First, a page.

In 1931, 16 Samarcand inmates set fire to two dorms and were charged with arson, then a capital crime. While awaiting trial, the girls burned their jail cells. Eight of the 12 involved were eventually sent to prison. Samarcand survived this notorious 1931 incident and other difficulties but was unable to withstand the financial strains of the Great Depression and the siphoning off of staff during World War II. In 1974 the state changed the name of the institution to Samarcand Manor and placed it under the purview of the North Carolina Department of Human Resources, Youth Division. Samarcand became one of five state training schools designed to rehabilitate delinquent children (both male and female) between the ages of 10 and 17. The school shifted its emphasis to treatment and therapy. In the early 2000s Samarcand had approximately 190 clients (40 females and 150 males) and 210 staff members.

References: "Playtime, children on the wagon." Image courtesy of State Archives of North Carolina, call #: N_98_9_188.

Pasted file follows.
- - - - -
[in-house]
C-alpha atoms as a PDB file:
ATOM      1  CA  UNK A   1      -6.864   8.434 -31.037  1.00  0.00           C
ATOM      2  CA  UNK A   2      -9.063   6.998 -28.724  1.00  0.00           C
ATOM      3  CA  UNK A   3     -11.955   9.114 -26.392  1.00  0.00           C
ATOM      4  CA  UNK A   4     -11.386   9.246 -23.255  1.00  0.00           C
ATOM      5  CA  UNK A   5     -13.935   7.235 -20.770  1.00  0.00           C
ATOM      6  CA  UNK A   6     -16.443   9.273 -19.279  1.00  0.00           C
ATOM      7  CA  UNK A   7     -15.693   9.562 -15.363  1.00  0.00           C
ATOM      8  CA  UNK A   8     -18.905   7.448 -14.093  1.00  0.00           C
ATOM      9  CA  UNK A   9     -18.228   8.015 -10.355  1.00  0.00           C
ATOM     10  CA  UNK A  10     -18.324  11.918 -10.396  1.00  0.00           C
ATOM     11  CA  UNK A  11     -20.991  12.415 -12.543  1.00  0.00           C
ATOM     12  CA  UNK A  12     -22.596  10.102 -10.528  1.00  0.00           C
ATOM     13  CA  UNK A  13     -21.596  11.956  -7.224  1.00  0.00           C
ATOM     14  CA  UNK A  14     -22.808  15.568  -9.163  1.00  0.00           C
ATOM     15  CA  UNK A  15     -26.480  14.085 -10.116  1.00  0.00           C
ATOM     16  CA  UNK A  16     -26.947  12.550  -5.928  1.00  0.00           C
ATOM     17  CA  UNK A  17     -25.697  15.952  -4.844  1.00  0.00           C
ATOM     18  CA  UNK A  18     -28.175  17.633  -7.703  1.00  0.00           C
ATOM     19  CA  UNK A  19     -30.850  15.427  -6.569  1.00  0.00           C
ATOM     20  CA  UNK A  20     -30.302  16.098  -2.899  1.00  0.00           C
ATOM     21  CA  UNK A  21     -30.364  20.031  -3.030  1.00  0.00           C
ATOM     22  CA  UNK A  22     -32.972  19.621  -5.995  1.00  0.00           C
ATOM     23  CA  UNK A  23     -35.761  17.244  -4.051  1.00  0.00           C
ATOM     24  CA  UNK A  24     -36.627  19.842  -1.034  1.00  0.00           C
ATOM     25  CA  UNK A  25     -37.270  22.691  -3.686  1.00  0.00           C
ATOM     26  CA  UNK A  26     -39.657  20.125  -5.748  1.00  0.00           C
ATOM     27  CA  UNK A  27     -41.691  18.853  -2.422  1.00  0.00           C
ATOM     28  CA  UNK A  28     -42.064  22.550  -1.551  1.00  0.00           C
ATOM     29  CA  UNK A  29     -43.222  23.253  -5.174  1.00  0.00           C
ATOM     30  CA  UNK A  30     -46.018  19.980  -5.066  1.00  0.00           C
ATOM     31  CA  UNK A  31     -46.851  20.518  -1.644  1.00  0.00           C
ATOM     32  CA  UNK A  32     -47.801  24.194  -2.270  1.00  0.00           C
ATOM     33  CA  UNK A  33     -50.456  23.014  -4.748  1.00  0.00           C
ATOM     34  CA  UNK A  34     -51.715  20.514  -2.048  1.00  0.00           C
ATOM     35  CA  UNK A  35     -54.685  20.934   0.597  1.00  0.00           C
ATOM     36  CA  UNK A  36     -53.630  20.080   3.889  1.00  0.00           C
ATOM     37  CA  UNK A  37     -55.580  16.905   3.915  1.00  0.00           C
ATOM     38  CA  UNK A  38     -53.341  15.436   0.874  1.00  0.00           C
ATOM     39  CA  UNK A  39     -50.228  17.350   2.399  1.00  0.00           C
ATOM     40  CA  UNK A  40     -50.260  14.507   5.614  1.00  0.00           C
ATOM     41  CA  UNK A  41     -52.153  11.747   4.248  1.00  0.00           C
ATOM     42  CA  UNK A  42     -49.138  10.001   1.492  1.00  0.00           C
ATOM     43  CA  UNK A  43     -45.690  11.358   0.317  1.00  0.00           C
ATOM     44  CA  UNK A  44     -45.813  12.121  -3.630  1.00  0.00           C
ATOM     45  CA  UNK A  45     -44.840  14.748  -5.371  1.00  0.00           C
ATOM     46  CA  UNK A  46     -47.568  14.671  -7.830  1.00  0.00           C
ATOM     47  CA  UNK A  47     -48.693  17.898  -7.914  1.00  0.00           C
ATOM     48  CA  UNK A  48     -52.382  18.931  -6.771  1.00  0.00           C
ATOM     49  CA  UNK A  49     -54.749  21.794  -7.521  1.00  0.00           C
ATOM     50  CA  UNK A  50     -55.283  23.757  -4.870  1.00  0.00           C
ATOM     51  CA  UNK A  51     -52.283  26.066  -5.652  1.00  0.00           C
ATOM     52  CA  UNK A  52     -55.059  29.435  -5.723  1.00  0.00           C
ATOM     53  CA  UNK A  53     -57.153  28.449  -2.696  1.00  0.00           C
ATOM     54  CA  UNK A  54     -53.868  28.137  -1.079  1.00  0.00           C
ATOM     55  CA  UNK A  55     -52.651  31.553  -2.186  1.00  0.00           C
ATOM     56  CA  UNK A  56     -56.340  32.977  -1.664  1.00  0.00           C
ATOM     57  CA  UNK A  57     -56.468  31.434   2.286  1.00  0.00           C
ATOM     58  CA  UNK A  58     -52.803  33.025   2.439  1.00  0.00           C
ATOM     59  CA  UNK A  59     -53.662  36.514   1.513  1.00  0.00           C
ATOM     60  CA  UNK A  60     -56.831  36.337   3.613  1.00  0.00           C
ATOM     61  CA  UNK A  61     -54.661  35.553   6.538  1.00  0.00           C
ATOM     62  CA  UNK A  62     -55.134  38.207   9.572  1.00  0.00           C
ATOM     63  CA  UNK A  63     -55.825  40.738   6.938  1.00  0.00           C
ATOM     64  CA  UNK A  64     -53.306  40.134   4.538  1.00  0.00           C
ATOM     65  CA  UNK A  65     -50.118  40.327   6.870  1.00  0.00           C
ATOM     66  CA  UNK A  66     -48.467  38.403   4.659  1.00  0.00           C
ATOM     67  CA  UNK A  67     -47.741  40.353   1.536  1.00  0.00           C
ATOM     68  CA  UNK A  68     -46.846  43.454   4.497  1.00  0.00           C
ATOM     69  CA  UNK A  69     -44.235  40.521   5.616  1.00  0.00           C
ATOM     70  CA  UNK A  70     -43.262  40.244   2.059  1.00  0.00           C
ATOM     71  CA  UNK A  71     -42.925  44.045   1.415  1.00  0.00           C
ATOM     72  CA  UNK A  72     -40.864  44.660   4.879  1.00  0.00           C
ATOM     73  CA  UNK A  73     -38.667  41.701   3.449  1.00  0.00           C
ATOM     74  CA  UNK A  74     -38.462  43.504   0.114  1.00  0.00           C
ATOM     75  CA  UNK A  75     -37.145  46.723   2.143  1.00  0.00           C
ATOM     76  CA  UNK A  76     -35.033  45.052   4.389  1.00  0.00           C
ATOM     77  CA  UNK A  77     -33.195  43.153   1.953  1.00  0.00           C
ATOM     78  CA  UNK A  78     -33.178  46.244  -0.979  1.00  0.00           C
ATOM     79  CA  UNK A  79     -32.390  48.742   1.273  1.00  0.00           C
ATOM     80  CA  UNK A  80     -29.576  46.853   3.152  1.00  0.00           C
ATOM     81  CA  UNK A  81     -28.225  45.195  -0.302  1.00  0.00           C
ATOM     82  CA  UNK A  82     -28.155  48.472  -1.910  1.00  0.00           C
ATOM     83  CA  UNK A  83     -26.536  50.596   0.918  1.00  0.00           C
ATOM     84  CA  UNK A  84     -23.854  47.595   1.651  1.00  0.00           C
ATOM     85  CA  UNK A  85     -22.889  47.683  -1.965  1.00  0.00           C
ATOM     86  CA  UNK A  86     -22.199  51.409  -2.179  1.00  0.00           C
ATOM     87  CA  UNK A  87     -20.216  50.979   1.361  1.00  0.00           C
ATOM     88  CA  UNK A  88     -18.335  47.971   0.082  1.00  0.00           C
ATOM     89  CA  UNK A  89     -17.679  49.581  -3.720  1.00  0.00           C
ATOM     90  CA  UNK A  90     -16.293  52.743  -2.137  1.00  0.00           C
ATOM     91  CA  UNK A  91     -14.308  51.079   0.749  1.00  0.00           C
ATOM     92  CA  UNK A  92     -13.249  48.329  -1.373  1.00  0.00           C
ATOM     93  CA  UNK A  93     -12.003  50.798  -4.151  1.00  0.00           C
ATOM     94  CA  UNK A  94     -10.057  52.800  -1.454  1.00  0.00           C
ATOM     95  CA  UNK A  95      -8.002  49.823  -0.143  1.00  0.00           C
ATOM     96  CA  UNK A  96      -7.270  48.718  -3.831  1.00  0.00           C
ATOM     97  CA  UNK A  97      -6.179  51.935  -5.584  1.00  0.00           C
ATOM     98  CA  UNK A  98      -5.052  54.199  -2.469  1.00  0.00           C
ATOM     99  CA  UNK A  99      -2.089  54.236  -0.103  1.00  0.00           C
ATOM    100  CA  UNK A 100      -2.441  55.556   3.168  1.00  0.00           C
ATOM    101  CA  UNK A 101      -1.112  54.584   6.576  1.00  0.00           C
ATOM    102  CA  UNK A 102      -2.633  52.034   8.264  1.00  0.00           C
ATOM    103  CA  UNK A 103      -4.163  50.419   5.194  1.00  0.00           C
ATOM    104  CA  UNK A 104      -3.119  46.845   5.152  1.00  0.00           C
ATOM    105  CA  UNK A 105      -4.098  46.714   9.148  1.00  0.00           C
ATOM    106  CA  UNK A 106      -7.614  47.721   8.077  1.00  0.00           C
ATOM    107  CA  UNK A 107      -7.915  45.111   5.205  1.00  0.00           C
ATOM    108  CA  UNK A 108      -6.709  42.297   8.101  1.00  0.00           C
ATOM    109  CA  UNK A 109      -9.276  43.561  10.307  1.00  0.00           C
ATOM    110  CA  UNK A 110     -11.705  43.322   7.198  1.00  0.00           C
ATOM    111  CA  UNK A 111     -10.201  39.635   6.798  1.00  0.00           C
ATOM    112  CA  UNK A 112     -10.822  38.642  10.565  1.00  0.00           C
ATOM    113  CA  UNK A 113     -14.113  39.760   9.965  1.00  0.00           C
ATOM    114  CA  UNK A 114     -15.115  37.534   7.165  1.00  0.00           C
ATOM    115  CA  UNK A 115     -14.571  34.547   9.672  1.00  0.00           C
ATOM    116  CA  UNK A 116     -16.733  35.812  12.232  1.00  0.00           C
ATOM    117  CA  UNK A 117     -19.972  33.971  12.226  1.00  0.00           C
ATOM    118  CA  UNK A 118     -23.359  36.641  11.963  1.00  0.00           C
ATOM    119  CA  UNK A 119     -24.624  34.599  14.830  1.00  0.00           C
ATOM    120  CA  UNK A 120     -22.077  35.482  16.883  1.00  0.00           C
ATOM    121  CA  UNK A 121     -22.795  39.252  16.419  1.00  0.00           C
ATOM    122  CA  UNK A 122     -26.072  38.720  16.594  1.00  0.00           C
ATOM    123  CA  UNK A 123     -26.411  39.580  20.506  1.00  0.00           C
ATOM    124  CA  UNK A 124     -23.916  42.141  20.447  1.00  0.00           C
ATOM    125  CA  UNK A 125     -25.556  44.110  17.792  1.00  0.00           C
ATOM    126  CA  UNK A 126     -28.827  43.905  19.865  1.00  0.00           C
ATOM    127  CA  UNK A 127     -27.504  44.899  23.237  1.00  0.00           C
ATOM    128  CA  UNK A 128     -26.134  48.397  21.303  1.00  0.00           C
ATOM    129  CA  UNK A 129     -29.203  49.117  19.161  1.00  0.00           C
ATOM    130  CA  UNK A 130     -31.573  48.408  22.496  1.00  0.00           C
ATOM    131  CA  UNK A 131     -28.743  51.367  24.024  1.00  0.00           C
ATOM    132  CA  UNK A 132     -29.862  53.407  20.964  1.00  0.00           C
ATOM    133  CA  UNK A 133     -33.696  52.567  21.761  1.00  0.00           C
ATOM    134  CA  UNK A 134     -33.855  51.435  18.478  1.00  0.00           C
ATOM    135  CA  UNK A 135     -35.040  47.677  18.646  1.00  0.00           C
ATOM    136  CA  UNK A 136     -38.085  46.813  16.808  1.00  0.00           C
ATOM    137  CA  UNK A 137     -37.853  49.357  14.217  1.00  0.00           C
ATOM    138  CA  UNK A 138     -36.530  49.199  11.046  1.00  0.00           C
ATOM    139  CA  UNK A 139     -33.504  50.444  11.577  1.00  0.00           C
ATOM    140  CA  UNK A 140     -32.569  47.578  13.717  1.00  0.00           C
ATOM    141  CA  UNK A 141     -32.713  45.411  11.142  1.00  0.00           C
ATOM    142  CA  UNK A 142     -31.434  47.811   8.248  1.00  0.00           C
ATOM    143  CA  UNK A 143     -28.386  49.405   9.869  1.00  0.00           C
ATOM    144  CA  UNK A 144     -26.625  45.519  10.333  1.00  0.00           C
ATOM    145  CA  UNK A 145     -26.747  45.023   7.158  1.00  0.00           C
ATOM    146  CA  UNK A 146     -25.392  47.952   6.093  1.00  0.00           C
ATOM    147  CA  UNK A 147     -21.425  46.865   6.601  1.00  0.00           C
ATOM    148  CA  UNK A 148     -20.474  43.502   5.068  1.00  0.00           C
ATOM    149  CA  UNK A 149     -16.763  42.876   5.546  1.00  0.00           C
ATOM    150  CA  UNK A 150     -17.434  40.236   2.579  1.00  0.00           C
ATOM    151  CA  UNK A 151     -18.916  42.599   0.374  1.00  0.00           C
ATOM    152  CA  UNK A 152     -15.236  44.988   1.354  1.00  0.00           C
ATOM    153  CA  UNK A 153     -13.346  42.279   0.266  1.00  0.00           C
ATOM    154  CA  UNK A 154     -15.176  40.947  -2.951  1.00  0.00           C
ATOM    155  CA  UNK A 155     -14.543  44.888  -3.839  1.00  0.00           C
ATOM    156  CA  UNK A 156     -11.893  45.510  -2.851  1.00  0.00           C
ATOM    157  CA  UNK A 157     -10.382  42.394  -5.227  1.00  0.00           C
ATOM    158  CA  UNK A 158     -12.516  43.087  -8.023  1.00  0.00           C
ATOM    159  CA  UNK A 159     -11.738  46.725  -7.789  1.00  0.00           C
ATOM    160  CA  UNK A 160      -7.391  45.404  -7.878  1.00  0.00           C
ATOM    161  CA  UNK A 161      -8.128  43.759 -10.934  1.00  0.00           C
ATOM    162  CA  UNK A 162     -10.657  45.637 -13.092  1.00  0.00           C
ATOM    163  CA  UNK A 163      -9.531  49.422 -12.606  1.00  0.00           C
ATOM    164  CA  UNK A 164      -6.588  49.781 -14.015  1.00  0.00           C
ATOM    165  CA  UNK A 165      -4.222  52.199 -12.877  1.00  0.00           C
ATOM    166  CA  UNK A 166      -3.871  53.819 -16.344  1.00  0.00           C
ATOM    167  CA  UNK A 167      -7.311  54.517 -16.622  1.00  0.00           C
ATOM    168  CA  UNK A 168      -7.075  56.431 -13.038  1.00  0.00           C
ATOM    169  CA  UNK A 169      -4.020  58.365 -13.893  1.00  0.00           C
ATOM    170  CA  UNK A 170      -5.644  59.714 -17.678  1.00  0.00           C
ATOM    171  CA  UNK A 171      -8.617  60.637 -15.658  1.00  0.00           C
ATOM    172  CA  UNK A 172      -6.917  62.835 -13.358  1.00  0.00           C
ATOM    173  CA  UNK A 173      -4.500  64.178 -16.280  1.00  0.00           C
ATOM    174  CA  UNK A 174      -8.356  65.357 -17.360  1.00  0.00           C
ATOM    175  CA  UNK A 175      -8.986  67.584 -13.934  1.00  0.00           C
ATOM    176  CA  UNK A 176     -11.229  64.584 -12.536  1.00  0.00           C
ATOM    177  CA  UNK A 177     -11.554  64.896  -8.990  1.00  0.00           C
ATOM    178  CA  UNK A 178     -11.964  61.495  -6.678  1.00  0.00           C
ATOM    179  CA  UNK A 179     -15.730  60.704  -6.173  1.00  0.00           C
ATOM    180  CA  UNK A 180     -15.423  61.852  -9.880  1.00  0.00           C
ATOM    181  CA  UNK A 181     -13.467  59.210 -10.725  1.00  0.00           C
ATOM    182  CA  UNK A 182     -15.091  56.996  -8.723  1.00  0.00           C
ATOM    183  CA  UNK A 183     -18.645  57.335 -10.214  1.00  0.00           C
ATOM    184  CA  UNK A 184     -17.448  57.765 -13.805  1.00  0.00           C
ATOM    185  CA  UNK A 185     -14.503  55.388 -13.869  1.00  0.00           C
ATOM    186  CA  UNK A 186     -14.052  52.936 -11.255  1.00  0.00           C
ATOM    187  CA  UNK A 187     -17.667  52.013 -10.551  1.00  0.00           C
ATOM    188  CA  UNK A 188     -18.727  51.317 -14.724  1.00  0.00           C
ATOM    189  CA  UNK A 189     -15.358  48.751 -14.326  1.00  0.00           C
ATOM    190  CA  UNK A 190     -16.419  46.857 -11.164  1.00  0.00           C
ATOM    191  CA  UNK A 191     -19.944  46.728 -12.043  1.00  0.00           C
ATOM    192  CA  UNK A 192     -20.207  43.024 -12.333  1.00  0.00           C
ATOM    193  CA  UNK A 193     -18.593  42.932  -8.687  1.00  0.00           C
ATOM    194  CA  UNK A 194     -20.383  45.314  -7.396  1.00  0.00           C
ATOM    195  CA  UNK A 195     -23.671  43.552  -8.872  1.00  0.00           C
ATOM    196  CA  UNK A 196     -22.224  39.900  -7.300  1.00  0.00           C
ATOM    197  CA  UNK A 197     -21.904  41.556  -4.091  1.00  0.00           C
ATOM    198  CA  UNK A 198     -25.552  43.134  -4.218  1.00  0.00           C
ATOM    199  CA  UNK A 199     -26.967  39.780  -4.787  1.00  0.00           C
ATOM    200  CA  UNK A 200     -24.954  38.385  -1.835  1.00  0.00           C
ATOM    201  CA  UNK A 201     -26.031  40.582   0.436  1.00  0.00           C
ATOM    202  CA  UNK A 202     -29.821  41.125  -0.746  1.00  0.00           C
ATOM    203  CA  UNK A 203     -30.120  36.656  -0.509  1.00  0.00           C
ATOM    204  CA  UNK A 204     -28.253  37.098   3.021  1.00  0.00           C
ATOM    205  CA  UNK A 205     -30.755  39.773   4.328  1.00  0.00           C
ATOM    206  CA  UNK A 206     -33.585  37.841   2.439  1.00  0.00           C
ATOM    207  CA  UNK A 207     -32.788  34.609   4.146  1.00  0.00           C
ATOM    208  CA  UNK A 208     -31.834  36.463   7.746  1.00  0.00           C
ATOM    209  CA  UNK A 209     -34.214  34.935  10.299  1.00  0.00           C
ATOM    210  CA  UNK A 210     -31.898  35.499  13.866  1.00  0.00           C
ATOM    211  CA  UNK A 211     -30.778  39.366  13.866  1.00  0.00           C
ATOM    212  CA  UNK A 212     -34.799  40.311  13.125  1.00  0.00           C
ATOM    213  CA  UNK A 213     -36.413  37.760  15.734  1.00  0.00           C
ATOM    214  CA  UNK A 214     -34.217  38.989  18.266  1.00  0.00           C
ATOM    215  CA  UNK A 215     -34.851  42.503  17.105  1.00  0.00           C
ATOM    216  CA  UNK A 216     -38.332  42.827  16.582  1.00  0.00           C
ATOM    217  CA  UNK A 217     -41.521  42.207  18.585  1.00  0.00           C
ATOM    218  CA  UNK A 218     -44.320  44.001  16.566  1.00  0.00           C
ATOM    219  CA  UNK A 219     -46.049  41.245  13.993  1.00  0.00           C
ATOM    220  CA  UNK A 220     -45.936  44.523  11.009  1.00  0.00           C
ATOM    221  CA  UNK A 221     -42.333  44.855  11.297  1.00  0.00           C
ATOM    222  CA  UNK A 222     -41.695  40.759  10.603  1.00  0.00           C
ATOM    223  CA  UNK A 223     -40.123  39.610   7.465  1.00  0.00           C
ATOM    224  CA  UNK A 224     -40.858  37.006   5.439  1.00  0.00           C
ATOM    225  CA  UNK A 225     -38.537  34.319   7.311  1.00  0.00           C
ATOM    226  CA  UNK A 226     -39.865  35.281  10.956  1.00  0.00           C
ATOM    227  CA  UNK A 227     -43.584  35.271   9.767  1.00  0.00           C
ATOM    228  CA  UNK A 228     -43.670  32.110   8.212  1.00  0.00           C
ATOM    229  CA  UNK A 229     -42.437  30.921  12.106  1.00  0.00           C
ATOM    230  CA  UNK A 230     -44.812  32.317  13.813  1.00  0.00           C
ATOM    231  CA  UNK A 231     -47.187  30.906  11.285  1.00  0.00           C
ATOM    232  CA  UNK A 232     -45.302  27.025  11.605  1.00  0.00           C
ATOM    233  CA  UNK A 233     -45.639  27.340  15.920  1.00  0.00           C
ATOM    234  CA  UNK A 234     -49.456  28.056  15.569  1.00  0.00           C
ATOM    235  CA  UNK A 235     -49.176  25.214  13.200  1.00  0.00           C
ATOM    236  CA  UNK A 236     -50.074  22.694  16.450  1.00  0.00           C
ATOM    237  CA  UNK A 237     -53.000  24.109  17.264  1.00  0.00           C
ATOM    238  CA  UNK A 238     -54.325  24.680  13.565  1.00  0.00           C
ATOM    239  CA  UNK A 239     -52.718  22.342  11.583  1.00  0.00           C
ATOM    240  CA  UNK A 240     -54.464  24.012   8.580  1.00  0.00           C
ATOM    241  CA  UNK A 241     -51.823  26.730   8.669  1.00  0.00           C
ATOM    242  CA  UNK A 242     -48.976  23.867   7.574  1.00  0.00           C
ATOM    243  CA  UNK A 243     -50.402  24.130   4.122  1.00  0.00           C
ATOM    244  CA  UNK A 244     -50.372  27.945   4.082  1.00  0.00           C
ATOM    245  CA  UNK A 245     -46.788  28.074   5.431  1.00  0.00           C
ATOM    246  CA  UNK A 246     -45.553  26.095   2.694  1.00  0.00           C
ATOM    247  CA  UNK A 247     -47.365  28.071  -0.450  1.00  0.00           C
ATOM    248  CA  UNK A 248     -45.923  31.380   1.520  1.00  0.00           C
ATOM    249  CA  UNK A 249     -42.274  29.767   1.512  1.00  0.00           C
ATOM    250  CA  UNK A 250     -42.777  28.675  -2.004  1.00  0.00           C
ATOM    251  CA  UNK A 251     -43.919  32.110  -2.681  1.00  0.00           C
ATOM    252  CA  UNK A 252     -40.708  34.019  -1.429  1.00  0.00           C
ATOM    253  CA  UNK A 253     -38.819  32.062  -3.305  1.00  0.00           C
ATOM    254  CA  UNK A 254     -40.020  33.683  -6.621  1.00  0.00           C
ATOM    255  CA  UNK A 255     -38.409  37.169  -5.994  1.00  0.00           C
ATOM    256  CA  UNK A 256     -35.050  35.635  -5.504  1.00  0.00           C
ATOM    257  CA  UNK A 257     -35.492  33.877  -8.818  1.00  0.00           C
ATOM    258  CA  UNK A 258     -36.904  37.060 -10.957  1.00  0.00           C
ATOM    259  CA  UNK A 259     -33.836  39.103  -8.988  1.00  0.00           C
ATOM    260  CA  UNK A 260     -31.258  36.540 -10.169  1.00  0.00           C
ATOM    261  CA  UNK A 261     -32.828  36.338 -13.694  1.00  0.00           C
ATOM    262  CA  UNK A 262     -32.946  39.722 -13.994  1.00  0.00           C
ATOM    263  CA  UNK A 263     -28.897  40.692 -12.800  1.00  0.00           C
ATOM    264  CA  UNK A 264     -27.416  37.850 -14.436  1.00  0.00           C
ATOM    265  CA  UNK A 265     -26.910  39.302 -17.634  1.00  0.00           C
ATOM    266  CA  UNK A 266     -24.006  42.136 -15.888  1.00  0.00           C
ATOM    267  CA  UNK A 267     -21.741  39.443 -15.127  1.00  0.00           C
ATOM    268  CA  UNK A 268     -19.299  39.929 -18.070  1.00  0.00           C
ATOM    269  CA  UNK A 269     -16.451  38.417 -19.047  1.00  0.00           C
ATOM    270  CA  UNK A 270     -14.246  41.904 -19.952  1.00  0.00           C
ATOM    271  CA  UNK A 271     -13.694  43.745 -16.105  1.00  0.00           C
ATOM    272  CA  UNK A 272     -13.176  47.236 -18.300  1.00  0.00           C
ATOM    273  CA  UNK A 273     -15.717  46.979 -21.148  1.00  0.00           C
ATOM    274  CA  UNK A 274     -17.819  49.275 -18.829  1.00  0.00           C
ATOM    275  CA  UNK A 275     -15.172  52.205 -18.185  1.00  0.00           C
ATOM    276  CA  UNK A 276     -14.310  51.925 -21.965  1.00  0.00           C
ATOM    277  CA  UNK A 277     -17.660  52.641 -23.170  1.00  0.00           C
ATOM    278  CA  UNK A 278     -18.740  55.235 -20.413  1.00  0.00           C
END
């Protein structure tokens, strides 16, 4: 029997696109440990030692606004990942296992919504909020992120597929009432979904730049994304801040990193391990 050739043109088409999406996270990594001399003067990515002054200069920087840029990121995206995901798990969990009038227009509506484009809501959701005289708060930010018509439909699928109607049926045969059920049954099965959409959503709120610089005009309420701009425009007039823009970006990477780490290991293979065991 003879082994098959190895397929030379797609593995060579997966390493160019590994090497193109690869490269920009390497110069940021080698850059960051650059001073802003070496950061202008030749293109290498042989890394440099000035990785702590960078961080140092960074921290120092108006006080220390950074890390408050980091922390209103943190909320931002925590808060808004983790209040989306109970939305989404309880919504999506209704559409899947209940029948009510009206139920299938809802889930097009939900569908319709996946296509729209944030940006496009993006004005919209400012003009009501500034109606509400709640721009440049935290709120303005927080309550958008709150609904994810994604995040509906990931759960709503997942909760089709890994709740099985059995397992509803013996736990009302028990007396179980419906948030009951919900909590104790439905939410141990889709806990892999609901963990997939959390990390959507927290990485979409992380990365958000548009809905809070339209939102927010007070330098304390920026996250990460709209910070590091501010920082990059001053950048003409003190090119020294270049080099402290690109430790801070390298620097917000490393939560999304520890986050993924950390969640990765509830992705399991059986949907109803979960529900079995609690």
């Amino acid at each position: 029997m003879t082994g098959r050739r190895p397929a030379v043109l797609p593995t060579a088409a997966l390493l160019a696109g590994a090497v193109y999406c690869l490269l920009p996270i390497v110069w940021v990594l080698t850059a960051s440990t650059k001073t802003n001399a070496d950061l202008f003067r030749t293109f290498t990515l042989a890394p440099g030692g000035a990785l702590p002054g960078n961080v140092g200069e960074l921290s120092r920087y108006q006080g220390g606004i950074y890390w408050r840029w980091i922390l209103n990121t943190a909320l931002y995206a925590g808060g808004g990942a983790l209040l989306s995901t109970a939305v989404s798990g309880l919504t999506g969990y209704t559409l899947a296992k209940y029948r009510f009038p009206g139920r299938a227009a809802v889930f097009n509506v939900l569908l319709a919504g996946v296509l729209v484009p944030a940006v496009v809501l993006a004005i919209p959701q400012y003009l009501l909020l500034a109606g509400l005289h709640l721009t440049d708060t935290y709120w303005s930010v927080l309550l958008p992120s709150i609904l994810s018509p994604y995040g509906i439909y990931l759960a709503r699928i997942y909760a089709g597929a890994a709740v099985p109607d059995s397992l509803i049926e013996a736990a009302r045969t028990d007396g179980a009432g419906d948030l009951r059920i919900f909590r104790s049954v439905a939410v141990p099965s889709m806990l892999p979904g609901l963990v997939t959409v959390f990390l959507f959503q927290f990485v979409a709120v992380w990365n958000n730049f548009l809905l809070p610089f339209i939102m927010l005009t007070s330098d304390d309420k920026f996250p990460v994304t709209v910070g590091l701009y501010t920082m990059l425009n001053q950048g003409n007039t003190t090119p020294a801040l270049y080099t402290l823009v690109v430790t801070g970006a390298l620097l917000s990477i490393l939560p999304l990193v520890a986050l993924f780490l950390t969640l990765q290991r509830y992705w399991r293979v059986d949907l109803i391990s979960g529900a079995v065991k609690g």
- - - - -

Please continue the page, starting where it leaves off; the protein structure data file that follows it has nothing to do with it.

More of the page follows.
Ida Briggs Henderson, "The Work at Samarcand," The State (4 Apr. 1936).

Lisbeth Parrott, "Samarcand Opens Door of Hope to 1,000th Girl in Tenth Year," Raleigh News and Observer, 7 Oct. 1928.

Samarcand Manor: 50th Anniversary, 1918-1968 (1968).

Additional Resources:

State Home and Industrial School for Girls (Samarcand, N.C.). Biennial report of the Board of Directors and Superintendent of the State Home and Industrial School for Girls, Samarcand Manor, Samarcand, N.C. Samarcand, N.C. [N.C.]: The School. 1926-1938. http://digital.ncdcr.gov/cdm/ref/collection/p16062coll9/id/4894 (accessed May 24, 2013).

Samarkand Manor. GoogleMaps.

"Samarcand." N.C. Highway Historical Marker K-34, N.C. Office of Archives & History. https://www.ncdcr.gov/about/history/division-historical-resources/nc-highway-historical-marker-program/Markers.aspx?sp=Markers&k=Markers&sv=K-34

McLaurin, Melton Alonza, and Russell, Anne. The Wayward Girls of Samarcand: A true story of the American South. Wilmington, N.C.: Bradley Creek Press. 2012.

Steelman, Ben. "Review - McLaurin, Russell write a gripping yarn." StarNews Media. July 8, 2012. http://www.starnewsonline.com/article/20120708/articles/120709845

Gilkeson, Florence. "Samarkand Makes Case to Stay Open." ThePilot.com. September 24, 2009.  #

Image Credits:

Samarcand Building, 1926. Image courtesy of State Archives of North Carolina, call #: N_98_9_187.

"Playtime, children on the wagon." Image courtesy of State Archives of North Carolina, call #: N_98_9_188.

"Our Three Youngest." Image courtesy of State Archives of North Carolina, call#: N_98_9_189.